To combat the rise of Islamophobia in France, the government has organized 18 exhibitions of Islamic art across the country


Regarding the unifying power of art, the French government is rolling out a set of simultaneous exhibitions on Islamic art and culture as part of a larger effort to combat the rise of Islamophobic sentiment in the country . The exhibitions, which opened this week in 18 French cities and will run for four months, aim to showcase the diversity of Islamic culture.

Entitled “Islamic arts: a past for a present”, the government initiative is organized by the Réunion des Musées Nationaux-Grand Palais, and led by the director of the Department of Islamic Arts at the Louvre, Yannick Lintz. Some 210 works borrowed from national and regional museums are on display, including 60 masterpieces on loan from the Louvre.

“Retaining Islamic art today also means dealing with Islamism and Islamophobia,” Lintz told Artnet News. “It’s not just a French problem, but it’s a reality for every curator and director of Islamic art now in museums.”

Lintz added that after the September 11 attacks in New York, the recent terrorist attacks in France and the war in Syria, the word Islam often evokes associations with violence and terrorism. “I think it is important, as curators specializing in Islamic civilization and Islamic art, to give another message about what the historical reality of Islam is, through 13 centuries of art, of civilization and intellectual life.

Mosque lamp, Syria or Palestine 11th century. Inscription: “There is no god but God. (The only god is God). © RMN – Grand Palais (Louvre museum) / Jean – Gilles Berizzi.

One of the stated aims of the exhibitions is to dismantle certain presumptions and clichés about Islamic culture and to highlight cultural and religious diversity in the Islamic world, demonstrating that Islamic culture goes beyond religious, is more varied than Arab civilization, and also includes the figurative. art and images of people, including some depictions of the Prophet Muhammad.

The latter subject is a particularly thorny subject in France, following the 2015 shootings at the headquarters of the satirical magazine. Charlie hebdo who published cartoons depicting the prophet, and the most recent beheading of a French schoolteacher who showed images of Muhammad during a free speech class.

French President Emmanuel Macron, who is due for re-election next April, first suggested the idea of ​​exhibitions in a speech last October, when he stressed that the government must encourage “another vision” of culture. Islamic rather than “radical Islam factionalism.” In his re-election bid, Macron will face not only Marine Le Pen of the far-right National Front, but also far-right political columnist and television presenter Eric Zemmour, who was convicted of inciting racial hatred against Muslims.

Portrait of Mahd-e Ulya, mother of Nasir Al Din Shah.  Iran 1850-1860.  © Louvre Museum, Dist.  RMN – Grand Palais / Claire Tabbagh / Digital Collections.

Portrait of Mahd-e Ulya, mother of Nasir Al Din Shah. Iran 1850-1860. © Louvre Museum, Dist. RMN – Grand Palais / Claire Tabbagh / Digital Collections.

“Of course, our project is not to provoke a negative reaction. We don’t play politics. We are not on social media. We are museums. We deal with masterpieces of art history and show them as they are, ”said Lintz. “We have not decided what is prohibited and what is not. These objects are in a way the ambassadors of history, of reality, of truth. These works of art show that at any time, in any region of the Islamic world, we could represent the prophet. And when we hear today that it is forbidden, these are only the ideas of certain people, of certain countries. It is not a historical reality of Islamic civilization.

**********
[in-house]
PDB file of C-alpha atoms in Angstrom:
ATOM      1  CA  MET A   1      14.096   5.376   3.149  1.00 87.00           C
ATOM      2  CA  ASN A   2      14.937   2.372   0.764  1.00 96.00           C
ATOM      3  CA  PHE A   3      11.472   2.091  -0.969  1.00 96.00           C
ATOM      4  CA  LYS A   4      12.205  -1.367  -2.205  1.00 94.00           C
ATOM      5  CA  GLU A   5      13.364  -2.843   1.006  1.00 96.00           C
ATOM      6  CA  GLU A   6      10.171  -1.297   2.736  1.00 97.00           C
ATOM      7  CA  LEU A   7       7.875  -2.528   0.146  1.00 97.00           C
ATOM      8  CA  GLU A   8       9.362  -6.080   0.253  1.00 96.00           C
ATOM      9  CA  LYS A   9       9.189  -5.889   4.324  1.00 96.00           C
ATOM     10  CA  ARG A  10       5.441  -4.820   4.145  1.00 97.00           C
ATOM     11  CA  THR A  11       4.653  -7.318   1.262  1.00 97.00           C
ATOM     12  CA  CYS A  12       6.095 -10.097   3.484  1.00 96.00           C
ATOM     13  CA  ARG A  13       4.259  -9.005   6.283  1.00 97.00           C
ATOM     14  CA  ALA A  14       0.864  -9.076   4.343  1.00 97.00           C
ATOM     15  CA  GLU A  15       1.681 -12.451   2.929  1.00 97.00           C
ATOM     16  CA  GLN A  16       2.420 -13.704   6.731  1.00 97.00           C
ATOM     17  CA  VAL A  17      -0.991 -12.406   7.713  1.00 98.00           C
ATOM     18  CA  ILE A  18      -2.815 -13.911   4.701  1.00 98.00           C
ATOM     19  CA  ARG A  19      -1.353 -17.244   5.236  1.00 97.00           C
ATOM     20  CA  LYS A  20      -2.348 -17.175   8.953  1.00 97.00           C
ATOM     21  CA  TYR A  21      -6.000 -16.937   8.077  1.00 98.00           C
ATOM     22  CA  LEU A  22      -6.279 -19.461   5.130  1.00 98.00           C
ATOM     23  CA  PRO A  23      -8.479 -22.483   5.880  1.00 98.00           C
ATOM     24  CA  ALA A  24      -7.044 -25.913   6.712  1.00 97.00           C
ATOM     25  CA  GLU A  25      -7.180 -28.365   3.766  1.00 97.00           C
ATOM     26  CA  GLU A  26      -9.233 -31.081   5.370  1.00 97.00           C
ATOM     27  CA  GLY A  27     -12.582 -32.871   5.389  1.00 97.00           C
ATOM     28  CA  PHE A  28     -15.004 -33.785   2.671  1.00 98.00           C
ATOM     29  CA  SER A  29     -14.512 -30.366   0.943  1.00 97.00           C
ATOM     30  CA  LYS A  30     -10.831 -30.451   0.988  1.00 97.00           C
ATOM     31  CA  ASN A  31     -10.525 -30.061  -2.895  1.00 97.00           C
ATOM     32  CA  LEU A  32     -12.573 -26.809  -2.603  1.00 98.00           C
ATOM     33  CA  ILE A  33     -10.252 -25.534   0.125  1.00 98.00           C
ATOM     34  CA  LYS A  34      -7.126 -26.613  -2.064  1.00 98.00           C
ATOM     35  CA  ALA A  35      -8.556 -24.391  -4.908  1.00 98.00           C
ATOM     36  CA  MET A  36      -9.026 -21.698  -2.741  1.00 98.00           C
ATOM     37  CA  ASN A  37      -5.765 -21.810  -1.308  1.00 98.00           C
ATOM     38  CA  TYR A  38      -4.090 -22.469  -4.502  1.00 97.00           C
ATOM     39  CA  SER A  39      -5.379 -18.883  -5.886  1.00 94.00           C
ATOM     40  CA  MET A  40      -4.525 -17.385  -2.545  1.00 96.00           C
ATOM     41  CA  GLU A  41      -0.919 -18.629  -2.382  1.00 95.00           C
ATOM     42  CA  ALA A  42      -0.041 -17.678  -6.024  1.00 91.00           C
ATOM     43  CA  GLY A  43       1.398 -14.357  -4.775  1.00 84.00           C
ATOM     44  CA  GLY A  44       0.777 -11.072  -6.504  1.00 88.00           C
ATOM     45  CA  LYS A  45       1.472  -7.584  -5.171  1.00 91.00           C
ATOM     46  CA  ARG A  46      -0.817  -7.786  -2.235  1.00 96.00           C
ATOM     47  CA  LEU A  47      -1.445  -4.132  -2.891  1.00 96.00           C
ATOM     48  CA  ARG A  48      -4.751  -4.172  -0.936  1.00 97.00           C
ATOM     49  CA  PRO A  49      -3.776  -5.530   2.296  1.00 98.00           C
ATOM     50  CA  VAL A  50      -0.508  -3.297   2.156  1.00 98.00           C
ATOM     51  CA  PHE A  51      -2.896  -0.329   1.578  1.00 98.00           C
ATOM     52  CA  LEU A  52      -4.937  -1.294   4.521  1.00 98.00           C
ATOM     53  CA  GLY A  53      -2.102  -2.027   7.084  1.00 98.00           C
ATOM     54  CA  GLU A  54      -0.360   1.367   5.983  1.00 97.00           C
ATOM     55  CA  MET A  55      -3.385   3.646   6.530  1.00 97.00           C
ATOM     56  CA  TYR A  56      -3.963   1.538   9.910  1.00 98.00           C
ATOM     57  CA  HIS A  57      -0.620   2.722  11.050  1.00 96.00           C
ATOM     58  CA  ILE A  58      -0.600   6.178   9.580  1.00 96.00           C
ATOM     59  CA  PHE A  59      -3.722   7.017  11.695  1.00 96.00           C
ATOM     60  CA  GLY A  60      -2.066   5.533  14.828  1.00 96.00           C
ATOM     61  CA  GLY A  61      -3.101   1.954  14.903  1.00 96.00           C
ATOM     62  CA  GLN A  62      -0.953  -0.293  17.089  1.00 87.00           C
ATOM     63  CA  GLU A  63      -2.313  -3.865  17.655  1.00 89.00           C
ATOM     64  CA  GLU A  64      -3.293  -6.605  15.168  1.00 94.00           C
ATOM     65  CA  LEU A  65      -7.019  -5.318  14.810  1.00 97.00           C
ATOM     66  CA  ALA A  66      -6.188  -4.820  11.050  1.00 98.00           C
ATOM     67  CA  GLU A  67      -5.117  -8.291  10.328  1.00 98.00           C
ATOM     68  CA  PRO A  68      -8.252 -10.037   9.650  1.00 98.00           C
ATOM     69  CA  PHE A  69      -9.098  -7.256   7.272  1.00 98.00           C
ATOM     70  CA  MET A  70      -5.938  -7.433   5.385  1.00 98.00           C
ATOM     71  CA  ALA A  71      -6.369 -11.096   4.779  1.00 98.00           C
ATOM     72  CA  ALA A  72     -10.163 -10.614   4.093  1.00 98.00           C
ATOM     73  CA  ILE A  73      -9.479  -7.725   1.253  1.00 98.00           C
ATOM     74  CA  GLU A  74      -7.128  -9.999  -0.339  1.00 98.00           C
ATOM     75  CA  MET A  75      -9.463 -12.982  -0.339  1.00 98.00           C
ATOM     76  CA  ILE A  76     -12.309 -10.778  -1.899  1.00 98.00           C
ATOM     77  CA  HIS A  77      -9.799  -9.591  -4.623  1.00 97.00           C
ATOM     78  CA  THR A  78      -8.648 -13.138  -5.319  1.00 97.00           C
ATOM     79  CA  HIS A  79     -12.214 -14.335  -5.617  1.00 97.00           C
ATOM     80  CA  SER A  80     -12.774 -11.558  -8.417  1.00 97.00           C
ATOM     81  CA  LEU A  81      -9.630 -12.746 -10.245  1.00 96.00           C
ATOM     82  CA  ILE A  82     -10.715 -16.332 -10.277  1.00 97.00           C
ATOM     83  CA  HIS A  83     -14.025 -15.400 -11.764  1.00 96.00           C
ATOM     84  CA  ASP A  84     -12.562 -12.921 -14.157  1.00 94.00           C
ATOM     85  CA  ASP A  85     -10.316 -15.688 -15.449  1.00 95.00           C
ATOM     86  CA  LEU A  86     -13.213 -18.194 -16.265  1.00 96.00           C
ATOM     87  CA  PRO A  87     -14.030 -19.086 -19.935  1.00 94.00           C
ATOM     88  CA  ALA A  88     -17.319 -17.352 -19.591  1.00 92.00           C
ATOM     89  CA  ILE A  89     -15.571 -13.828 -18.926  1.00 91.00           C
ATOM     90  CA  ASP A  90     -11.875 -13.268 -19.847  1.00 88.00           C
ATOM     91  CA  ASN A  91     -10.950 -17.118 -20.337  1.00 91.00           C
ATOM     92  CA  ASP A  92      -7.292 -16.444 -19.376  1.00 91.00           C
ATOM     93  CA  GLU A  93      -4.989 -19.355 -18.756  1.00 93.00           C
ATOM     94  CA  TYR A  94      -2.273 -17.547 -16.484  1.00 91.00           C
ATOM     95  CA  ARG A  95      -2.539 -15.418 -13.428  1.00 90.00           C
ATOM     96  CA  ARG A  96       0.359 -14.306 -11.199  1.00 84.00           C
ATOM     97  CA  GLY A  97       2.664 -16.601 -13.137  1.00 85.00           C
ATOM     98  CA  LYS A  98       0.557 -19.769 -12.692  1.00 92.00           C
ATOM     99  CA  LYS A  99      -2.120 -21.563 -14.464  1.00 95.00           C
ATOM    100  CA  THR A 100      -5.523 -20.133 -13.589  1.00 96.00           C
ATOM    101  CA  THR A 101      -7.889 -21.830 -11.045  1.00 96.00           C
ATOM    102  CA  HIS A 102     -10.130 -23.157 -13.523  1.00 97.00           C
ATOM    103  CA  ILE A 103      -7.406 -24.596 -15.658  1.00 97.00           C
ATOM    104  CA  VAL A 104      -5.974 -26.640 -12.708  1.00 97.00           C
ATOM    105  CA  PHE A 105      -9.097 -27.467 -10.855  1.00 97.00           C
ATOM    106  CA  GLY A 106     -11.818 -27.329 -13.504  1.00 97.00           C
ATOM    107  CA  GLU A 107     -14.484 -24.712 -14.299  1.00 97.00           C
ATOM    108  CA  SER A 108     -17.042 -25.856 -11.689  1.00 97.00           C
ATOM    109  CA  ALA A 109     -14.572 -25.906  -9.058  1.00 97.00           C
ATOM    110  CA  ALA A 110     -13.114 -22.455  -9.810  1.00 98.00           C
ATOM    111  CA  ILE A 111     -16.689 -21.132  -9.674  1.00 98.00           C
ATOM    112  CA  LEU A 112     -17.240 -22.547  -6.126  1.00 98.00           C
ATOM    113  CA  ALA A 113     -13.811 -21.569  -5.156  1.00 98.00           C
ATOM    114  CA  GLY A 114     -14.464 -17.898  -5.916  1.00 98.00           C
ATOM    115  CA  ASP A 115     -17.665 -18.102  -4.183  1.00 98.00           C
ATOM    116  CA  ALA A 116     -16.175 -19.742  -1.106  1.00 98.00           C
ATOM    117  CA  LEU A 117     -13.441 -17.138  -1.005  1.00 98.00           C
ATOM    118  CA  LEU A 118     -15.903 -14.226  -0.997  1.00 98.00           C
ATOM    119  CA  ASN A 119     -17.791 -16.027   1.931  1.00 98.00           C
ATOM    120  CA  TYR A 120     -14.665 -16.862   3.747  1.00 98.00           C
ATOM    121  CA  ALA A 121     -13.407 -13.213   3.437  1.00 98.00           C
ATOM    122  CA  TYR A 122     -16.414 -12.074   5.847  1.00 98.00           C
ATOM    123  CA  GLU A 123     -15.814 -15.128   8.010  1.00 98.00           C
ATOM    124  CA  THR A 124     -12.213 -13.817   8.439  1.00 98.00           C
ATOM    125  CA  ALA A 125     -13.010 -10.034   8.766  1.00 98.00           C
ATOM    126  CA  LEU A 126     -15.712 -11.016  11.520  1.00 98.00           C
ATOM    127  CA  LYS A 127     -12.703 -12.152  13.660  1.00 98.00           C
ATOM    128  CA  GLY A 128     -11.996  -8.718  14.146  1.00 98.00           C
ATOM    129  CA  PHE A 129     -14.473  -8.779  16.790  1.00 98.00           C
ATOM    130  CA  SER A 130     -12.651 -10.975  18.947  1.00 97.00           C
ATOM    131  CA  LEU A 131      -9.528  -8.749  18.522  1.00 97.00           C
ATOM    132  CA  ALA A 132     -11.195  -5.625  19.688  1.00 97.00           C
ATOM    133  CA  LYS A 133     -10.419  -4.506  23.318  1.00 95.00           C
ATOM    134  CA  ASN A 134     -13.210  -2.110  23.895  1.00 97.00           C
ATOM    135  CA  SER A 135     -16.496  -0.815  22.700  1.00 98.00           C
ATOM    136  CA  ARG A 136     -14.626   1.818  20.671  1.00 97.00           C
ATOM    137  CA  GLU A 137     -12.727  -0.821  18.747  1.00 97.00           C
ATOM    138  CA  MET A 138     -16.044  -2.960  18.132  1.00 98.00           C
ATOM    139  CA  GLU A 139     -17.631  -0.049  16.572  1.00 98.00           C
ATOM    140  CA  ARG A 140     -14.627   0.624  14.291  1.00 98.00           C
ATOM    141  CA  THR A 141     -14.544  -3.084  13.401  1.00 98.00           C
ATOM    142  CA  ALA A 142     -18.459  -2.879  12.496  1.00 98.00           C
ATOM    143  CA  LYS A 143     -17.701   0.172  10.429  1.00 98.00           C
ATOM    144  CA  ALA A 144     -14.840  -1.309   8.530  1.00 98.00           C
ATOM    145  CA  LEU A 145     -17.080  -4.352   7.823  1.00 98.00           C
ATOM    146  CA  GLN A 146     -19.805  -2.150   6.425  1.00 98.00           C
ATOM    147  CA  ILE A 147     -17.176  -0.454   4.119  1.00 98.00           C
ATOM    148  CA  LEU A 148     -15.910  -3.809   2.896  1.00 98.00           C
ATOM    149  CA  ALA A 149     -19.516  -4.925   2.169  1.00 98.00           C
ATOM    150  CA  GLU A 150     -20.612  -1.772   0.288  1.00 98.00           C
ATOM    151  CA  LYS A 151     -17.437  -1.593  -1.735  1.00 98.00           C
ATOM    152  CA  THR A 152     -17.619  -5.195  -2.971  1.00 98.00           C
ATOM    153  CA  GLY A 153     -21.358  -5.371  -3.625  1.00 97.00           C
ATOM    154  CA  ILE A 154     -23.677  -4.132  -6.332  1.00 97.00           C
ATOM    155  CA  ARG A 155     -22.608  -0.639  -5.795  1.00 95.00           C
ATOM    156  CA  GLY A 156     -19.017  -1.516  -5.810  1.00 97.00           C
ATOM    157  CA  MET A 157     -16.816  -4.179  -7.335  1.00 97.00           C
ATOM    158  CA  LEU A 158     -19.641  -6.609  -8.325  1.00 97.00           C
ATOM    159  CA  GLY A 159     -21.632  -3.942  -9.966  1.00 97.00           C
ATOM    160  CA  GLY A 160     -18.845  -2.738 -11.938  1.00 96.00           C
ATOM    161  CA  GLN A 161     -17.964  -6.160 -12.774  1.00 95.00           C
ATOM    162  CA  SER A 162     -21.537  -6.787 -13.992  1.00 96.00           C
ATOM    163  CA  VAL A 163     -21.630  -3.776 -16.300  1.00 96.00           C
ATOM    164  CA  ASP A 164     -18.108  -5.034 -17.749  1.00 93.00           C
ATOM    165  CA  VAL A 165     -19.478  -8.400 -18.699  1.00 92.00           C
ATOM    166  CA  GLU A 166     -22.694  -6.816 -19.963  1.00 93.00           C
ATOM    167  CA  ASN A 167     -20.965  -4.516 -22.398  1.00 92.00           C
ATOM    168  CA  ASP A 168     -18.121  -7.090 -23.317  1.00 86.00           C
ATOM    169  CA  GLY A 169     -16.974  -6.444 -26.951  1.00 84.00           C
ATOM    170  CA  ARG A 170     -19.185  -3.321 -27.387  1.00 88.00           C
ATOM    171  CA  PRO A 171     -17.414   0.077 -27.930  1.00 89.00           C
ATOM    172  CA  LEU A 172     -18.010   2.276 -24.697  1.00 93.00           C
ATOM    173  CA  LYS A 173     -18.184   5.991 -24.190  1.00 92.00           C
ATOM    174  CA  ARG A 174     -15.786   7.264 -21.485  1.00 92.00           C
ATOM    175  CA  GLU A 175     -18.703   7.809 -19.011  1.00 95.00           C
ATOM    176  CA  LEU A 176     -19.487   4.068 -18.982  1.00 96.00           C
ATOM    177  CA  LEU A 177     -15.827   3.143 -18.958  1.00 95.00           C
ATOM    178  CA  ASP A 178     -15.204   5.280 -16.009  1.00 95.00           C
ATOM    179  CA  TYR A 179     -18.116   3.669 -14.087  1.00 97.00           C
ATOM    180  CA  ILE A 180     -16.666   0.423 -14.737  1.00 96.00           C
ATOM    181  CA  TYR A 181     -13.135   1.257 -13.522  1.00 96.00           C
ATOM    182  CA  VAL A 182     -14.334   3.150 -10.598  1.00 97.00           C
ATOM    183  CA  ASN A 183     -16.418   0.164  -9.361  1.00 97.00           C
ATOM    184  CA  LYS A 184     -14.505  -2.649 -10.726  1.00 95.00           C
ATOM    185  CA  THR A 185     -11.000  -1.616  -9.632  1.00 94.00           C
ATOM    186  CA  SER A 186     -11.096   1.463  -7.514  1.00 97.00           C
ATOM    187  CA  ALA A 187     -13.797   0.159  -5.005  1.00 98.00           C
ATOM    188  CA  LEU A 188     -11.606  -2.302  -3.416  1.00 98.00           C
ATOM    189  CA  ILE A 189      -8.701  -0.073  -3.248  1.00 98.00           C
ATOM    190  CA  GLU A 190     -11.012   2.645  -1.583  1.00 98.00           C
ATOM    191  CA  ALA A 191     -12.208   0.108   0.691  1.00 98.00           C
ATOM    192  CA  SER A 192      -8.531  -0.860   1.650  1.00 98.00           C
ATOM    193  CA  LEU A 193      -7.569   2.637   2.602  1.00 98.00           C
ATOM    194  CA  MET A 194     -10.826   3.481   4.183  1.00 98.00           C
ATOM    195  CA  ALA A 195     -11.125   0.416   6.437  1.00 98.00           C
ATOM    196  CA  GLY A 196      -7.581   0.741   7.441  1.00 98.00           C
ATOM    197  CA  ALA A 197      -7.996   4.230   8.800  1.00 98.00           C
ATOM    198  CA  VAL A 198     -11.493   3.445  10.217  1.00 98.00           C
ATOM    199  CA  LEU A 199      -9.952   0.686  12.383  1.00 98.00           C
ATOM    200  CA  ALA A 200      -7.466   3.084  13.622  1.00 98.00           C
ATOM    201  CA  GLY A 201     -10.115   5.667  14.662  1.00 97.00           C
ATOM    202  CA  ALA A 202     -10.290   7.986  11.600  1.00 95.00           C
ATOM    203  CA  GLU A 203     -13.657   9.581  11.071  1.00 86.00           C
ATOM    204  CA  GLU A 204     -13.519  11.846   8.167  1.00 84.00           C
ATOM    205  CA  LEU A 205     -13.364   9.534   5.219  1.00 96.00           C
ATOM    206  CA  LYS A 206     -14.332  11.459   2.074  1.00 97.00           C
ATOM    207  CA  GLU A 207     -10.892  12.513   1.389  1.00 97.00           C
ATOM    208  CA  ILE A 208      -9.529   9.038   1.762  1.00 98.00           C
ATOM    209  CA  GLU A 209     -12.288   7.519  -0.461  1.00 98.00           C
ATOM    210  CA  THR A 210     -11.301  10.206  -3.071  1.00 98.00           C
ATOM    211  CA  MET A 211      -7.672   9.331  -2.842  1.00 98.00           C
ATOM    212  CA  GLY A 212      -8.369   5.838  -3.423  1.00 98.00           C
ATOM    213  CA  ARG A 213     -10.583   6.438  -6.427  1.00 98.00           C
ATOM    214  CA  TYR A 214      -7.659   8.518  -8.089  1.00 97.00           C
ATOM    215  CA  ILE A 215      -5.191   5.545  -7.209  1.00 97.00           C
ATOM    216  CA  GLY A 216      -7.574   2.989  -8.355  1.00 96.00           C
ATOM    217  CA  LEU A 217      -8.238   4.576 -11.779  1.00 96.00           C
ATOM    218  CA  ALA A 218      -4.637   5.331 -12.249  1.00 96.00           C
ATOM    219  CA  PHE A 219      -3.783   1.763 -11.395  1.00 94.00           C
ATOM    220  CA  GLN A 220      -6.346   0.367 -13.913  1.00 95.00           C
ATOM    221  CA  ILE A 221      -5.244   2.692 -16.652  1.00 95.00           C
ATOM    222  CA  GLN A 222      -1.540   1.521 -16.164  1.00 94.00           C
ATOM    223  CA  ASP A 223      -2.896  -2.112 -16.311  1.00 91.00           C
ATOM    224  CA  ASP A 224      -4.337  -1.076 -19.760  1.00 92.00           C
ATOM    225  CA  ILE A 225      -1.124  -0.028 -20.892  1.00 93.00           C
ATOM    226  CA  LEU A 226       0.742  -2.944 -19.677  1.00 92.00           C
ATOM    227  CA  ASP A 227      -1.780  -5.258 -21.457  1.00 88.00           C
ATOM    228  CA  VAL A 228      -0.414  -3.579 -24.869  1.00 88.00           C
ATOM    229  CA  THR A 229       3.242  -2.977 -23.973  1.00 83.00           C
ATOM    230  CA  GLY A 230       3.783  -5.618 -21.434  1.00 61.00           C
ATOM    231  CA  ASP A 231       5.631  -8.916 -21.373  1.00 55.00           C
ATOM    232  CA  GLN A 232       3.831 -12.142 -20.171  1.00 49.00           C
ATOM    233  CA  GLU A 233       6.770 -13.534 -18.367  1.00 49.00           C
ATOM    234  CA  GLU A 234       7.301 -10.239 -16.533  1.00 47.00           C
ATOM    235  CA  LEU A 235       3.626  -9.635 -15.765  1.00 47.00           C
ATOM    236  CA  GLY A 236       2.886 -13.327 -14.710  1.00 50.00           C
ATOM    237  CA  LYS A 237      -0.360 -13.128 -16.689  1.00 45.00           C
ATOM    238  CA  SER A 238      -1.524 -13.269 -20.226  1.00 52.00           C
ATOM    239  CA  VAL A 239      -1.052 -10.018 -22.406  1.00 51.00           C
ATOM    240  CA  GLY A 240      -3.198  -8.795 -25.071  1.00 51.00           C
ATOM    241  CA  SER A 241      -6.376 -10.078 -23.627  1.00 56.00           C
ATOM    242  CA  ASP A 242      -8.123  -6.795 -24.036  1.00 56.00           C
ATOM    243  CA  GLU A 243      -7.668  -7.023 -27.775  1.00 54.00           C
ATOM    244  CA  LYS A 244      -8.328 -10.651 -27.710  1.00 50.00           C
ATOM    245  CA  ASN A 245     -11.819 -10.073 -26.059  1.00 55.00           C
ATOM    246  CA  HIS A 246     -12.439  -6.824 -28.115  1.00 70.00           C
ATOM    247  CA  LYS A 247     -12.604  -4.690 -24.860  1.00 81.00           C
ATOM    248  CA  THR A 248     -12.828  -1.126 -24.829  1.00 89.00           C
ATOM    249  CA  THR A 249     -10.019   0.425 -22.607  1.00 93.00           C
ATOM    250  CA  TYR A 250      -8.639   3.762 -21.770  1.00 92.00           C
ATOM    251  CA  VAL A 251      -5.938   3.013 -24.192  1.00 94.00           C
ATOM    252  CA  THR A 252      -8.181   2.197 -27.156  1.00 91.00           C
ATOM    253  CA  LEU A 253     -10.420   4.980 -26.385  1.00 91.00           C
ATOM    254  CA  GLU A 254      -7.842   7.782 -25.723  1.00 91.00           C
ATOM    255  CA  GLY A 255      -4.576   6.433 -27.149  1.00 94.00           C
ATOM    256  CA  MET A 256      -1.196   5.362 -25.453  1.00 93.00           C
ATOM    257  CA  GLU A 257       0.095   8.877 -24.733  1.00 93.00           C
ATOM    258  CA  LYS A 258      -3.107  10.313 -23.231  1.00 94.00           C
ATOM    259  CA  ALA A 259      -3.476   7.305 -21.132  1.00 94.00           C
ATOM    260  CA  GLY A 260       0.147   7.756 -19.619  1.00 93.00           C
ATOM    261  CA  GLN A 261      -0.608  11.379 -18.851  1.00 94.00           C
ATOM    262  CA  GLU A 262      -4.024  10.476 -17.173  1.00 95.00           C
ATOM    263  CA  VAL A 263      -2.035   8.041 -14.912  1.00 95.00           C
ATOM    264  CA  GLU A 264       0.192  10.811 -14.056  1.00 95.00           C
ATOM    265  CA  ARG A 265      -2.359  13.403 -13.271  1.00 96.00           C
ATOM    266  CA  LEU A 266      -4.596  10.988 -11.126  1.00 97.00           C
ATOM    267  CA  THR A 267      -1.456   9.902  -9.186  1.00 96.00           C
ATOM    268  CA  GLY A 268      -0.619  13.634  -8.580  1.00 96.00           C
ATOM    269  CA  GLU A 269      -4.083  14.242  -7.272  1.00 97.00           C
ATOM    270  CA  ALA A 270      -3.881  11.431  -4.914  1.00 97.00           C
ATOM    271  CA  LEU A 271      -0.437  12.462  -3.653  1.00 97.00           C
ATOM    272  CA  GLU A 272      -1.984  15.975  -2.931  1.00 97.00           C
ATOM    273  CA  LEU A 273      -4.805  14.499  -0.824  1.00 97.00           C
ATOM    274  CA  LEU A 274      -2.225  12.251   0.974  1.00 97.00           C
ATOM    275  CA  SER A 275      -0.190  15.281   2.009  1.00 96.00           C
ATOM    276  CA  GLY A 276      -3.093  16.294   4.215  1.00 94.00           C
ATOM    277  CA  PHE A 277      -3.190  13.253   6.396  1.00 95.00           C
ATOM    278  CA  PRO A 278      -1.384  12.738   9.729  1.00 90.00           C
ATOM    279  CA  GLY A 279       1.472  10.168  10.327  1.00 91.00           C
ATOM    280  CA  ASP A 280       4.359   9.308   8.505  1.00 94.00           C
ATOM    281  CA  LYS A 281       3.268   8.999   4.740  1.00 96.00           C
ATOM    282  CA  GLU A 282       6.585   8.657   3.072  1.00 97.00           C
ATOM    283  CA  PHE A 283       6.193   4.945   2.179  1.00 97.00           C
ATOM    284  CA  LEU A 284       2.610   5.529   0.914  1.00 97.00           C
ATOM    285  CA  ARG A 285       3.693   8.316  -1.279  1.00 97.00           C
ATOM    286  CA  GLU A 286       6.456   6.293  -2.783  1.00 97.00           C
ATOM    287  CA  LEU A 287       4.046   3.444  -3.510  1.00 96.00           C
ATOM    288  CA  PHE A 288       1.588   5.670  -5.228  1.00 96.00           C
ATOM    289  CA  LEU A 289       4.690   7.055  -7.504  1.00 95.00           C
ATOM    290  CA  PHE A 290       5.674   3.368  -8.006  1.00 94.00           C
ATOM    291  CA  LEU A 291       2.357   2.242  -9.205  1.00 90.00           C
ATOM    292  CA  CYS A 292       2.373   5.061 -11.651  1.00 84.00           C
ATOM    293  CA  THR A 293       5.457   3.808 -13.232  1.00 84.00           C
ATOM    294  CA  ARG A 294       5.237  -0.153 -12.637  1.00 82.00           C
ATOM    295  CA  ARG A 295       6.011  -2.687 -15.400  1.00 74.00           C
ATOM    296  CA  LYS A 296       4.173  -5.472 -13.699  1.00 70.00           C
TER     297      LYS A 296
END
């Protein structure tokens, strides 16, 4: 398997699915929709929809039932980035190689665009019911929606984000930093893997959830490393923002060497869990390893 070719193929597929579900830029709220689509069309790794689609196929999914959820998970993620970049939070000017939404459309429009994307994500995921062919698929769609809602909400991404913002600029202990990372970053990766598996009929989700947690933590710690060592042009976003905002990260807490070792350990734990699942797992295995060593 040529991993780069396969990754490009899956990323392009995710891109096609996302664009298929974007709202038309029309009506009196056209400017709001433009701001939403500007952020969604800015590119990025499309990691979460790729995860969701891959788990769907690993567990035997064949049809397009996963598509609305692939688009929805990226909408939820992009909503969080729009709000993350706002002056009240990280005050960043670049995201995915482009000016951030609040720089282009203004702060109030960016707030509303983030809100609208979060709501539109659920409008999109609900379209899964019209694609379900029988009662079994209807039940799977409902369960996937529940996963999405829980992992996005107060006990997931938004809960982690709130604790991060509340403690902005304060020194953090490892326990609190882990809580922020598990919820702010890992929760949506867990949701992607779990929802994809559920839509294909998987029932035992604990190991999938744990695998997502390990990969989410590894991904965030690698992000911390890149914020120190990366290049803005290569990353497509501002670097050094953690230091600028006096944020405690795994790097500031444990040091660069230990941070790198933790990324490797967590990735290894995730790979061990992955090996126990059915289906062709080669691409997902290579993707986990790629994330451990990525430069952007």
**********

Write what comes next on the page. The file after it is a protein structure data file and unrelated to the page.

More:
Works from the Louvre include religious artefacts, such as an 11th-century lamp from a mosque in Jerusalem and a chandelier recounting the life of Jesus in the 12th-century time of Saladin by an artist from Mosul. The exhibits also include luxurious objects with precious stones from India that belonged to the King of France Louis XIV, and exceptional Iranian rugs from the 17th century.

Sa'adeg Raeda, Vide (2007).  49 Nord – 6 Est – FRAC Lorraine © R. Sa'adeh.

Sa’adeg Raeda, Empty (2007). 49 Nord – 6 Est – FRAC Lorraine © R. Sa’adeh.

There will also be a contemporary element in the exhibitions, with works by 19 artists from countries of the Islamic world, reflecting the relationship between their heritage and today’s society. This includes a video work by Palestinian artist Raeda Saadeh, showing her operating a vacuum cleaner on a desert mountain between Jericho and the Dead Sea, and that by Kurdish artist Hiwa K. 1 room apartment loaned by the FRAC Normandie, as well as an installation of a nomadic tent by the Franco-Turkish artist Nil Yalter.

The inclusion of contemporary art was important for the curator as the exhibitions are primarily aimed at young people. “It is important to tell them that this civilization is not just a golden age of the past, it is a history spanning 13 centuries without interruption, between the past and today,” said Lintz. “Some artists are very well known internationally, and through their work they are also ambassadors, saying… even though this legacy today can be violent for some people, can be difficult, can mean a lot of negative things, art can be a way to be positive and proud of it. Lintz added that visitors have so far responded positively to the shows.

“Islamic arts: a past for a present” is visible until March 27, 2022 in various spaces of Angoulême, Blois, Clermont-Ferrand, Dijon, Figeac, Reunion, Limoges, Mantes-la-Jolie, Marseille, Nancy, Nantes, Narbonne, Rennes, Rillieux-la-Pape (Rhône), Rouen, Saint-Denis, Toulouse and Tourcoing.

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